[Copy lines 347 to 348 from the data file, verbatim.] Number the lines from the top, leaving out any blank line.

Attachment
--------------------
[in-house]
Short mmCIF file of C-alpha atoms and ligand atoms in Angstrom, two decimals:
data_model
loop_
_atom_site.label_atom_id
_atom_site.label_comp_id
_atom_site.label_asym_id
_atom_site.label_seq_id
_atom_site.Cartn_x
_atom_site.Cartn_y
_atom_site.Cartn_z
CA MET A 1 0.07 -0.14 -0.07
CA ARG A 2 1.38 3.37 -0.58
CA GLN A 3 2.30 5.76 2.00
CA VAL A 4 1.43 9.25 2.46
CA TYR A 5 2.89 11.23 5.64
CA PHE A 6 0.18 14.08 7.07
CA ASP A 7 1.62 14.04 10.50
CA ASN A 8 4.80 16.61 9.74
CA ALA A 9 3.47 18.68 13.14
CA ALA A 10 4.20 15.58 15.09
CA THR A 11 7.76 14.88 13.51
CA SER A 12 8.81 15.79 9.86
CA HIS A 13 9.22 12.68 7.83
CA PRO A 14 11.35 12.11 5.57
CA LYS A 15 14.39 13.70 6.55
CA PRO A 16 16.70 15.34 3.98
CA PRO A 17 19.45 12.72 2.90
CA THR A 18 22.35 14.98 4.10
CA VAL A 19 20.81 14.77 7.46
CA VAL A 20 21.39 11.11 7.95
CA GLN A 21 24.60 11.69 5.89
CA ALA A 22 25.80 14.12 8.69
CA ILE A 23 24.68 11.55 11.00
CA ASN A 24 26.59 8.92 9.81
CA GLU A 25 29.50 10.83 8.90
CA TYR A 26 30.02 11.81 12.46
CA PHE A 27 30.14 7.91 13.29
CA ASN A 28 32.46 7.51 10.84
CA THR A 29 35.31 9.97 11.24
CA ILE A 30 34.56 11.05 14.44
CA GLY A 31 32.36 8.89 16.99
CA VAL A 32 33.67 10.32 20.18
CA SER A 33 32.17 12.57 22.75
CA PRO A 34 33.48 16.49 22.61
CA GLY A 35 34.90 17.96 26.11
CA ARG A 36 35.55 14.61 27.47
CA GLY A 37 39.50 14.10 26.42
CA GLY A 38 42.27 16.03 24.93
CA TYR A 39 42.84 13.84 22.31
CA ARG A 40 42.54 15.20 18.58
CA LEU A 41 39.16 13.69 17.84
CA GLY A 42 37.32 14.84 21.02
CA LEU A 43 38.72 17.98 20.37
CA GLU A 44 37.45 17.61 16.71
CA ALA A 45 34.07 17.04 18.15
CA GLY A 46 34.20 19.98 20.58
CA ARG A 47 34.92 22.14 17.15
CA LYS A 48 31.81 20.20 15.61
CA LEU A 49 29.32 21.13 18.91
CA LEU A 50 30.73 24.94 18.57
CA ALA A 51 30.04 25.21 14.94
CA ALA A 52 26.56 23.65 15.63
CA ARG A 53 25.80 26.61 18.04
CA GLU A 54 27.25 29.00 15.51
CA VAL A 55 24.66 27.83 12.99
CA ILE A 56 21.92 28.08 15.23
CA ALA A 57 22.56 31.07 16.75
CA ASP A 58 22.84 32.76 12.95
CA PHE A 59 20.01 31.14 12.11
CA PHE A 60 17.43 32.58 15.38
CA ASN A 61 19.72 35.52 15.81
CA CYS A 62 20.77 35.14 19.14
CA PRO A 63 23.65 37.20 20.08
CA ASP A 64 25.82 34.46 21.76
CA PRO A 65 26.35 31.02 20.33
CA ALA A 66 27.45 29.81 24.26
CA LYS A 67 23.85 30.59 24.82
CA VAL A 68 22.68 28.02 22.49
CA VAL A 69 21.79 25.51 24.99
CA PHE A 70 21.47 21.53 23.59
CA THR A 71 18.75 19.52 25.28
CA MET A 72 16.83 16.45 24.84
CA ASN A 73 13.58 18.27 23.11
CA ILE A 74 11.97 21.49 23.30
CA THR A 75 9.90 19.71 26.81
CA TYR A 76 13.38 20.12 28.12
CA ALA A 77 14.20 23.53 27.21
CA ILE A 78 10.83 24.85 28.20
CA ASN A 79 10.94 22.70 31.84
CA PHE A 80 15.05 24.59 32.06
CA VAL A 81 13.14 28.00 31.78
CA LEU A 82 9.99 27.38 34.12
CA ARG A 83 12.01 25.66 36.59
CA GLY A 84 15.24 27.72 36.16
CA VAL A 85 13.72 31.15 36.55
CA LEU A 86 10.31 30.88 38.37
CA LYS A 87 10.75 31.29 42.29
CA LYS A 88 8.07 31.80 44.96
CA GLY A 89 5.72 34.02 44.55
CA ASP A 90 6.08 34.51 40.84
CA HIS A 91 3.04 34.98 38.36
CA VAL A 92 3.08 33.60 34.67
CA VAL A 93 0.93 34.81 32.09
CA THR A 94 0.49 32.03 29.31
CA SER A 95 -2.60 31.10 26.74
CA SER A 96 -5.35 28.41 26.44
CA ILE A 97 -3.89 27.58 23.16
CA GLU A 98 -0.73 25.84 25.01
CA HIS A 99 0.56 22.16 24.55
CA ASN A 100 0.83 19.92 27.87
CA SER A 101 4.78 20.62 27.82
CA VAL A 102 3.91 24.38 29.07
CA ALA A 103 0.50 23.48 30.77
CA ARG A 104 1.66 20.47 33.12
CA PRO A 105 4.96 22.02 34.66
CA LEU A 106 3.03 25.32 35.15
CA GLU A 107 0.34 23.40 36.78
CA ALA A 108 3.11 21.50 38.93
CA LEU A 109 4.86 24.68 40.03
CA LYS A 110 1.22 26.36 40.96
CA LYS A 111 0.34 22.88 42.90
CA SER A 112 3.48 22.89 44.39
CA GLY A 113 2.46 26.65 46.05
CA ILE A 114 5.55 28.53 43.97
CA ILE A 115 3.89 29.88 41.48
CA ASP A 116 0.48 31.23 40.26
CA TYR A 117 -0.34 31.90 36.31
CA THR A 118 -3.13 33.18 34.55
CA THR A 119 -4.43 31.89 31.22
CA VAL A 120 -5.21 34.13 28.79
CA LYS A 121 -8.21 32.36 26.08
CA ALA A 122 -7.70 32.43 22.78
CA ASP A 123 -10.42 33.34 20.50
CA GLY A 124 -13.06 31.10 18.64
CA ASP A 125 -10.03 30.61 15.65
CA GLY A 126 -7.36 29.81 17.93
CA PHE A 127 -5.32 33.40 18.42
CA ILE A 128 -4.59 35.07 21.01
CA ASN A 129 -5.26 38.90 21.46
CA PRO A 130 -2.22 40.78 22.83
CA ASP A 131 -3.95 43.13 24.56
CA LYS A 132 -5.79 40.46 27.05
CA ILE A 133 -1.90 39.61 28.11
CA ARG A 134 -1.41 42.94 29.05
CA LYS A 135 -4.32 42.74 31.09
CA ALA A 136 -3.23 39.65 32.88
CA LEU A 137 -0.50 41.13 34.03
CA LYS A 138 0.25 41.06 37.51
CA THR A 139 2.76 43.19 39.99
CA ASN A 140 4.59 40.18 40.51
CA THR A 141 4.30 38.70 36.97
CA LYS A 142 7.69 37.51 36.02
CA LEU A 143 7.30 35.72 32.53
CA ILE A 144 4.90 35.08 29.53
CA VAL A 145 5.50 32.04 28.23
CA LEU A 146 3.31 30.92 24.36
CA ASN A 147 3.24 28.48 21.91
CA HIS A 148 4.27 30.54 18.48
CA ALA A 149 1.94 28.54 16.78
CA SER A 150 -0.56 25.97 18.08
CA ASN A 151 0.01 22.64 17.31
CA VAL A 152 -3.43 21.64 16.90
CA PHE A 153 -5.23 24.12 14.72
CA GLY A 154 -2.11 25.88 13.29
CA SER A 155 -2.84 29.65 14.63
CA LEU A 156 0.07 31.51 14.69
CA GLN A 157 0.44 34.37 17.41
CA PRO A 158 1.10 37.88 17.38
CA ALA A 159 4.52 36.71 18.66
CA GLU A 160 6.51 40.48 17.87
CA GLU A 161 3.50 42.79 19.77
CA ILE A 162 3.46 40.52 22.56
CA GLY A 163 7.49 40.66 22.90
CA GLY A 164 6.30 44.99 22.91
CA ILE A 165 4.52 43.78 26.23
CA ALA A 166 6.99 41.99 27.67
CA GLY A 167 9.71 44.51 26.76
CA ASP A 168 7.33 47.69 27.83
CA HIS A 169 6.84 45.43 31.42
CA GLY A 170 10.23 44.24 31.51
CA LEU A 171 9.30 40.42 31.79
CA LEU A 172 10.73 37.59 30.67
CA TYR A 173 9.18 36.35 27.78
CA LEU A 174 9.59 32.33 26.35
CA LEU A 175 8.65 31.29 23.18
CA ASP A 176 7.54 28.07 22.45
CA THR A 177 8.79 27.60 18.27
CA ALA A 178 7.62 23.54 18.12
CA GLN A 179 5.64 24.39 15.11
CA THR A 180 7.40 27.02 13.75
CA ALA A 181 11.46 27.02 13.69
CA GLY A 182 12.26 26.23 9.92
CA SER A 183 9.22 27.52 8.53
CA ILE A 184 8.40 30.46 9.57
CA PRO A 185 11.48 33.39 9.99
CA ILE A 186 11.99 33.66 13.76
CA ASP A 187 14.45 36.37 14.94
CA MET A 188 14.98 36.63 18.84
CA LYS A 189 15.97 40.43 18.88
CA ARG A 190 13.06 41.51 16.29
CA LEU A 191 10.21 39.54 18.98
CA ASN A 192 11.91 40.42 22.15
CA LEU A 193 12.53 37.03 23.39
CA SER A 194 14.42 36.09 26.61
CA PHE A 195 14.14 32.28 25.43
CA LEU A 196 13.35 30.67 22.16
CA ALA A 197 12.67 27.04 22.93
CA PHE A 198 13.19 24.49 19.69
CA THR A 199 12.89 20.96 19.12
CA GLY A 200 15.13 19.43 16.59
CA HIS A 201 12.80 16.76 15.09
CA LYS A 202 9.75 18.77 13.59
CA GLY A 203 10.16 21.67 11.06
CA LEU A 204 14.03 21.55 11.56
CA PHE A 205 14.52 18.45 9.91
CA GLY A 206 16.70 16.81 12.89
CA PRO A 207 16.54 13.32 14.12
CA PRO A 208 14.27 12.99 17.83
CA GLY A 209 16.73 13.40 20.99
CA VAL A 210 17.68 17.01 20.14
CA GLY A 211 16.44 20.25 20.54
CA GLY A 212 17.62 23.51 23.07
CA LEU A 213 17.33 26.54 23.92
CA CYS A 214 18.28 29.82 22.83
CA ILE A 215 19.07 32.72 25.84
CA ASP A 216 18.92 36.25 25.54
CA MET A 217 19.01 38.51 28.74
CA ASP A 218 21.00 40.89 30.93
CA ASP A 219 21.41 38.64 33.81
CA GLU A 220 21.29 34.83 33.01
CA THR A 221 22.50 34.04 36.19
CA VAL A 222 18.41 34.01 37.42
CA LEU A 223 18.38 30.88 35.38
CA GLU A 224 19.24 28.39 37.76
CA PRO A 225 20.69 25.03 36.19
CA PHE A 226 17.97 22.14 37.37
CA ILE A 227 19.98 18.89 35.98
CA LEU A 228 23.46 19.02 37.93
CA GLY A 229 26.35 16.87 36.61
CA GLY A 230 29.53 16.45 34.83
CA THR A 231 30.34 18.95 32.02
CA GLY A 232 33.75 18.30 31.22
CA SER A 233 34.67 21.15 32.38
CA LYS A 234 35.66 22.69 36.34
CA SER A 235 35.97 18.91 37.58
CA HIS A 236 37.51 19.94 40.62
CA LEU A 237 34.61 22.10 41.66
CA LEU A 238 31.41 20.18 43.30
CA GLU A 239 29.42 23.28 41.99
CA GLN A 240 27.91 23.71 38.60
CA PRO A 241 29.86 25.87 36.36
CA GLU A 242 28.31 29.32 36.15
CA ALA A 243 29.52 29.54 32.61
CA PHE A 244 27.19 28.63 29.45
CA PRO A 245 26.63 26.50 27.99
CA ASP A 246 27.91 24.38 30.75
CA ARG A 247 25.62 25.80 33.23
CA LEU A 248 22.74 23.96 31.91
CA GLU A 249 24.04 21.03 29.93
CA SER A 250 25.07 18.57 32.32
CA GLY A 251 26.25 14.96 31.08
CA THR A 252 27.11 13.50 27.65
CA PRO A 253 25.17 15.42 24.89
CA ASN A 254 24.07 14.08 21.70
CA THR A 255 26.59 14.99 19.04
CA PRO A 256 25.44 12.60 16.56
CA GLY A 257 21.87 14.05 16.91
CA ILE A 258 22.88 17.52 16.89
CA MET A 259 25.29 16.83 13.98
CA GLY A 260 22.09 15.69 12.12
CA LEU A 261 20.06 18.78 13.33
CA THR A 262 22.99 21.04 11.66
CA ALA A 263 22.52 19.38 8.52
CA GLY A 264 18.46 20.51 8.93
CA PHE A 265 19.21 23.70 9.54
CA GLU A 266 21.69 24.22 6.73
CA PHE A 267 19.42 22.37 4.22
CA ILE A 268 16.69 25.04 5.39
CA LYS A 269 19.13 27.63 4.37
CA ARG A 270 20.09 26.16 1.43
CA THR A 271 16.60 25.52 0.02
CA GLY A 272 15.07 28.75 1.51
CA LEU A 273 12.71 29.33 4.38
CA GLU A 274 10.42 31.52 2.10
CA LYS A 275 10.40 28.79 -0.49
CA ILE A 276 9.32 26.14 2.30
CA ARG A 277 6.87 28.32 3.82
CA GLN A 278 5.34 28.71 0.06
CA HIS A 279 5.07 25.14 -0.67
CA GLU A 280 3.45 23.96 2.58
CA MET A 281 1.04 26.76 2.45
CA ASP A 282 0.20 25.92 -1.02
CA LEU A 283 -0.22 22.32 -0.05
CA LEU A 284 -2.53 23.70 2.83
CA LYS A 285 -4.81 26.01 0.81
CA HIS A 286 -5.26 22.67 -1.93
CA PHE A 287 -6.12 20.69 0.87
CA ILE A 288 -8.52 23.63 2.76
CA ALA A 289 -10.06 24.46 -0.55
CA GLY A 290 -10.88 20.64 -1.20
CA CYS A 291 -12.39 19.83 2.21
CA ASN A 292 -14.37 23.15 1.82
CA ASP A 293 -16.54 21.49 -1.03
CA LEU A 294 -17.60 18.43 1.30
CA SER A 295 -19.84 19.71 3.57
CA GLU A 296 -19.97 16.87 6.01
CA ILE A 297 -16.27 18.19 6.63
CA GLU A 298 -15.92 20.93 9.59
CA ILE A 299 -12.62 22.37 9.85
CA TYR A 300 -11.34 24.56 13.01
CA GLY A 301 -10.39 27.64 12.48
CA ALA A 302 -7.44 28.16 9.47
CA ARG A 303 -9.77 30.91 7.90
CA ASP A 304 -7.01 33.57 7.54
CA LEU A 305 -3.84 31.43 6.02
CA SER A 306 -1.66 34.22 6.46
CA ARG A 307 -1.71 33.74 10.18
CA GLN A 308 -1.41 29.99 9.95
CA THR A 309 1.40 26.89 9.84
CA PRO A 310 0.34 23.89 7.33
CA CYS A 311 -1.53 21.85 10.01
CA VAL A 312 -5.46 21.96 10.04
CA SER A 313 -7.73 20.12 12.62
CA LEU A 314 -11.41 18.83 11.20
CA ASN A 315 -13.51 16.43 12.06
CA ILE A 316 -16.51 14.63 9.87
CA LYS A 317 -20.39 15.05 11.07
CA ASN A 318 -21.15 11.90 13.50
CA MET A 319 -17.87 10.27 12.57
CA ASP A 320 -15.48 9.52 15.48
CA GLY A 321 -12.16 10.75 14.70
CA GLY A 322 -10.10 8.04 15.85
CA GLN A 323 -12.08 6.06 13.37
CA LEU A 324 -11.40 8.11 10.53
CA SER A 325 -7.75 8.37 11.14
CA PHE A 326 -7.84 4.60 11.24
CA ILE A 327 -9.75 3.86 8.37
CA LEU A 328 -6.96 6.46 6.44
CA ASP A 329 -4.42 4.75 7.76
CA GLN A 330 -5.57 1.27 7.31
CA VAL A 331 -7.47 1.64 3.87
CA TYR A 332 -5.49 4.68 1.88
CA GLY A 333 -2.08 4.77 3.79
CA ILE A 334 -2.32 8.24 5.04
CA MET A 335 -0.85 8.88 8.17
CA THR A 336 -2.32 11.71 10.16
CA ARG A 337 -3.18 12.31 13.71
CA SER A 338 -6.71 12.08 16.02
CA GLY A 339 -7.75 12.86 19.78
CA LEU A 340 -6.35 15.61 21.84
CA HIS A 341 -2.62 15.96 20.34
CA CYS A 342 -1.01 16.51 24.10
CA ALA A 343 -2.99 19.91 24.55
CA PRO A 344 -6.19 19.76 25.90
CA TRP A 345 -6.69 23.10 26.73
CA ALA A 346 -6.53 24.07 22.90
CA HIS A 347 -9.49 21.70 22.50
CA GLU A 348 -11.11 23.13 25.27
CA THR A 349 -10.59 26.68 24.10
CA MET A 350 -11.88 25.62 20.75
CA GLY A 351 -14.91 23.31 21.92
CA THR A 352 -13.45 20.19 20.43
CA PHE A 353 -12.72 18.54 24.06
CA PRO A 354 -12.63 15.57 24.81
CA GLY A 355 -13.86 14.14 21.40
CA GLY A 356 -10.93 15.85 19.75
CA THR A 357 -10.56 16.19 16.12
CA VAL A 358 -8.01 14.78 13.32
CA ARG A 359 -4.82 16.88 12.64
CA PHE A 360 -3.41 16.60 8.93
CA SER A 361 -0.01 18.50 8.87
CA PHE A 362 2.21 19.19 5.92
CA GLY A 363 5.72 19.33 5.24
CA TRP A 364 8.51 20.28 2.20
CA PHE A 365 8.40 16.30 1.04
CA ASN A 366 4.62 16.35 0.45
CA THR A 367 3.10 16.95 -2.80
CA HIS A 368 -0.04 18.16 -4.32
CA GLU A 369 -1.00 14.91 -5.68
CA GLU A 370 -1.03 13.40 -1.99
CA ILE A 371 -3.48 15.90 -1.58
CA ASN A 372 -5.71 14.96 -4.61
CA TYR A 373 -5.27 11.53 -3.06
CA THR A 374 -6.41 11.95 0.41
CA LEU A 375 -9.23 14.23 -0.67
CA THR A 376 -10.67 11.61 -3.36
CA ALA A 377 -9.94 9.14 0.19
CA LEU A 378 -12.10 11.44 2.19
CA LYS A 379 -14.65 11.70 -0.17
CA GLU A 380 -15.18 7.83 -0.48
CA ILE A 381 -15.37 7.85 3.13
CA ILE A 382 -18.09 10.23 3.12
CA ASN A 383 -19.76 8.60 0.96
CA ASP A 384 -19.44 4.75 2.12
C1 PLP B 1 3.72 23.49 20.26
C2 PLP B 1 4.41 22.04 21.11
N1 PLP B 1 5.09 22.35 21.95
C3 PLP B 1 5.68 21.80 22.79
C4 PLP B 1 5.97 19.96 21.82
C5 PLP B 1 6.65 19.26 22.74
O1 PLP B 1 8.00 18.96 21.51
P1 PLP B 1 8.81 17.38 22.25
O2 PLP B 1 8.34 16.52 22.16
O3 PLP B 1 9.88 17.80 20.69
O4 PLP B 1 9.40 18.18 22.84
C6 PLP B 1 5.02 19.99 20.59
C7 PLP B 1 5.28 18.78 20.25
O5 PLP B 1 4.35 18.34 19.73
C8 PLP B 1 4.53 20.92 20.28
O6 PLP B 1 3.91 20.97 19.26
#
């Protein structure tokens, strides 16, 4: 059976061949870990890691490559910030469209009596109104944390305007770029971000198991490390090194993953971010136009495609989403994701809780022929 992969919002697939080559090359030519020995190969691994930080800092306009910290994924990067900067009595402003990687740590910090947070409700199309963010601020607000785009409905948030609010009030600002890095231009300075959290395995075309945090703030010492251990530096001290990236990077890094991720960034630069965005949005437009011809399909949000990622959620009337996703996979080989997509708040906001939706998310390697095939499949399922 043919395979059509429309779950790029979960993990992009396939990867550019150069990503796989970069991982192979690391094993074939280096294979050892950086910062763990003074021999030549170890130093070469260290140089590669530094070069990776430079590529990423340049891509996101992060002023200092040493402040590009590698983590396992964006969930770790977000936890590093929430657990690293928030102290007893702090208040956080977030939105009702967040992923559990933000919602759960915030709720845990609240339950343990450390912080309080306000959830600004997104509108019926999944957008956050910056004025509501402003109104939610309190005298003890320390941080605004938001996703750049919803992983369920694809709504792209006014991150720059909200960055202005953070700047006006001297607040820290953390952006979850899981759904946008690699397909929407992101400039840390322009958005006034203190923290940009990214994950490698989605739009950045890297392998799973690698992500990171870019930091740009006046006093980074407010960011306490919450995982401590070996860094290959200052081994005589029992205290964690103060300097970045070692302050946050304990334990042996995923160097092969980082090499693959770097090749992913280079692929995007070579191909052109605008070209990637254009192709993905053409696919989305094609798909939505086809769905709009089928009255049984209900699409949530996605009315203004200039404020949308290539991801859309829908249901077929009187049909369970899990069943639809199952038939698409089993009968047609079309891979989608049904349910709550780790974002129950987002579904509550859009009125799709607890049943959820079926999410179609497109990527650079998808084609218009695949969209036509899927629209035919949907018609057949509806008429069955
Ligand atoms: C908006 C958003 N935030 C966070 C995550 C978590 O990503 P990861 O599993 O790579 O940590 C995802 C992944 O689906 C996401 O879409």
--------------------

CA THR A 336 -2.32 11.71 10.16
CA ARG A 337 -3.18 12.31 13.71